Skip to Content
Blog
What You Need to Know When Replacing a Window in an Existing Wall

What You Need to Know When Replacing a Window in an Existing Wall

When it comes to home repair tasks, few choices can create a more dramatic change than replacing your home windows. But while many other improvements can be taken care of with a little bit of elbow grease and a good plan, replacing a home window demands significant work and a bit of technical know-how.

Because of that, replacing your windows is no easy task. You’ll want to know what type of window is necessary, the specific plans required for replacing the window based on the size of the opening, and what materials it will take to build the correct fit for your new window. Here are a few thoughts you may need to think about:

What is Your Frame’s Condition?

The condition, or even presence, of the window frame is the first prominent factor in matching the right type of window to your replacement project. If you are building a new window frame, taking out a damaged frame, or otherwise exposing the wall down to the studs, look for new construction windows, also known as full frame replacement windows. Pocket replacement windows can be installed in projects where the window frame is not being replaced, is in good condition and properly leveled.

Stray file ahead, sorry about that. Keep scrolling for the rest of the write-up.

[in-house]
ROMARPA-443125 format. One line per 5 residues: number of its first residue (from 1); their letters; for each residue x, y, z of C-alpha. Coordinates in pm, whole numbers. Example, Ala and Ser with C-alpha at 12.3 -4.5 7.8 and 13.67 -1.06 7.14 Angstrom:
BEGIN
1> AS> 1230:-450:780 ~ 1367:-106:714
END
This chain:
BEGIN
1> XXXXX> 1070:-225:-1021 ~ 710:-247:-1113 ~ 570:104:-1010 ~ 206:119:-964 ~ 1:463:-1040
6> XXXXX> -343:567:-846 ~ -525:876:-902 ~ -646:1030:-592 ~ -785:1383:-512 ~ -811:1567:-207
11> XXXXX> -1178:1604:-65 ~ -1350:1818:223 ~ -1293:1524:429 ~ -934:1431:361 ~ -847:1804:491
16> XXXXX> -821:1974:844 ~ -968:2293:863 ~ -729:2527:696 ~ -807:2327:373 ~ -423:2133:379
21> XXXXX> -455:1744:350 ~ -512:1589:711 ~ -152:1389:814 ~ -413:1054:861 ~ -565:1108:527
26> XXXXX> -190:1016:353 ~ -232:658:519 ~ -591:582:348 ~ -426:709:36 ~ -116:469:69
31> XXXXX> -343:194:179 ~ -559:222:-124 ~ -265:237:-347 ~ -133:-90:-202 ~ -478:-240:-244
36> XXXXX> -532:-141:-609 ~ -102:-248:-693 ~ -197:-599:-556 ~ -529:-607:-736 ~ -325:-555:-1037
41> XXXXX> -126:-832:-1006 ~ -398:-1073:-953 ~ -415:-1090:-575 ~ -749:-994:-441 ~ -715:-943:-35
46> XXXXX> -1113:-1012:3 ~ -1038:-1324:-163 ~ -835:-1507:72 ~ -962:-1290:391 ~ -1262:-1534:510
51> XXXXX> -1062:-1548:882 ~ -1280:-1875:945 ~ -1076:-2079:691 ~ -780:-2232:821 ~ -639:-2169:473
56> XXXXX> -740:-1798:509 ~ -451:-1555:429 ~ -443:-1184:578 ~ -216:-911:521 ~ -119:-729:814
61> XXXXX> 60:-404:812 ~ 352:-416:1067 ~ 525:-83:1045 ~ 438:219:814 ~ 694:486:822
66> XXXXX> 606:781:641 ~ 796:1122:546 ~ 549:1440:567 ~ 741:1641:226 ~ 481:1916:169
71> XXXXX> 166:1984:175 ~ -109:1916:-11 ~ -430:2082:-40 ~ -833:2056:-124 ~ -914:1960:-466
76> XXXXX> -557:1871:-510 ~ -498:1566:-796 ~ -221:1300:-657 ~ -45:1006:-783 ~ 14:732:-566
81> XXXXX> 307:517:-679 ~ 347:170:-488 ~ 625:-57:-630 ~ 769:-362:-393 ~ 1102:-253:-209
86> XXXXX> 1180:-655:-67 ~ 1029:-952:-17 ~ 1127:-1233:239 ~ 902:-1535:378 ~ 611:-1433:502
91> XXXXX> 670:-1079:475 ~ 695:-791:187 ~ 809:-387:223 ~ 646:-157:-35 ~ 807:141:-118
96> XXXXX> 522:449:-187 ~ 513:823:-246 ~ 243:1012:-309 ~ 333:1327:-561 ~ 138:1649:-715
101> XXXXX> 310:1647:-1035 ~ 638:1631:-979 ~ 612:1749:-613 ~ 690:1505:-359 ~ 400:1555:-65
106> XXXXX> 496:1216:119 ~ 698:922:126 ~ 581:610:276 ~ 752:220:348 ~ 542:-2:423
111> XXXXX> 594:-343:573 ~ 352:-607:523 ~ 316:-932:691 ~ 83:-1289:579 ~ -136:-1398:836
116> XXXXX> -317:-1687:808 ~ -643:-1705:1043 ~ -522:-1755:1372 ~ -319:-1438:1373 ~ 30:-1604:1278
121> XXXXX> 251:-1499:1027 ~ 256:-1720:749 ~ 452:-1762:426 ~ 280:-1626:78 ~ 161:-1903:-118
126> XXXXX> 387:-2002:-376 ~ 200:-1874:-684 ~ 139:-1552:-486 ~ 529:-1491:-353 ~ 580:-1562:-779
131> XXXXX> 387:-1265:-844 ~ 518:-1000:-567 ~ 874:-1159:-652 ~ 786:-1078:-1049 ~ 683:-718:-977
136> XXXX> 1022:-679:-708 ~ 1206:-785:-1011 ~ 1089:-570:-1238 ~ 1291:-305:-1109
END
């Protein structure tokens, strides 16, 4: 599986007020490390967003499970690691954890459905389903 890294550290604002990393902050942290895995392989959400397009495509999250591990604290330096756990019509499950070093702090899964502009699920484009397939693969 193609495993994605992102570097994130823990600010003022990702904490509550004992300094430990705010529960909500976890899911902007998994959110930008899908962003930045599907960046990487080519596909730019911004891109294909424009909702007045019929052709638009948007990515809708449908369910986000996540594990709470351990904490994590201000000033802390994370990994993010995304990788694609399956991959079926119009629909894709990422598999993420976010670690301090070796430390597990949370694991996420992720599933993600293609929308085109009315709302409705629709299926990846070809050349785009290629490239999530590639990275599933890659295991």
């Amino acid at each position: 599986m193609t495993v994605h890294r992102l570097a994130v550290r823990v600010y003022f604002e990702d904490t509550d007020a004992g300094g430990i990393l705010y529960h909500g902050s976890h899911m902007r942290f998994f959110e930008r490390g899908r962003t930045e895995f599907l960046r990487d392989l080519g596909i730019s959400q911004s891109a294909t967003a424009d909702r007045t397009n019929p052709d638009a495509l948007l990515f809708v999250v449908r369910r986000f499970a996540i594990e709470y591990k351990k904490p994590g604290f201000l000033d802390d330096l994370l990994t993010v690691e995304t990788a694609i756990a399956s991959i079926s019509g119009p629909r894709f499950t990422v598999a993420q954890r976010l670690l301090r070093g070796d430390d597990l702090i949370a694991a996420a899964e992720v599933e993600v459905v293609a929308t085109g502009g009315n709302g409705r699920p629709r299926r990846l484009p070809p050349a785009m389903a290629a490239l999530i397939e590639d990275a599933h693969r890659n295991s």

The size of your window will also play a factor in which style of window you should use. Replacing a window with a choice that is an equal size will make a pocket replacement window easier. However, upgrading your window to a larger size will mean removing the previous frame and building a new frame to fit your larger window as part of a full frame installation. That means a full frame replacement window will be demanded for the job.

Removing the Old Frame

Using a full frame replacement window, as the name infers, typically requires replacing the current window frame, sashes and screen. This can normally be accomplished with a utility knife, screwdrivers, pry bar, hammer, putty knife and circular saw, depending on your existing window.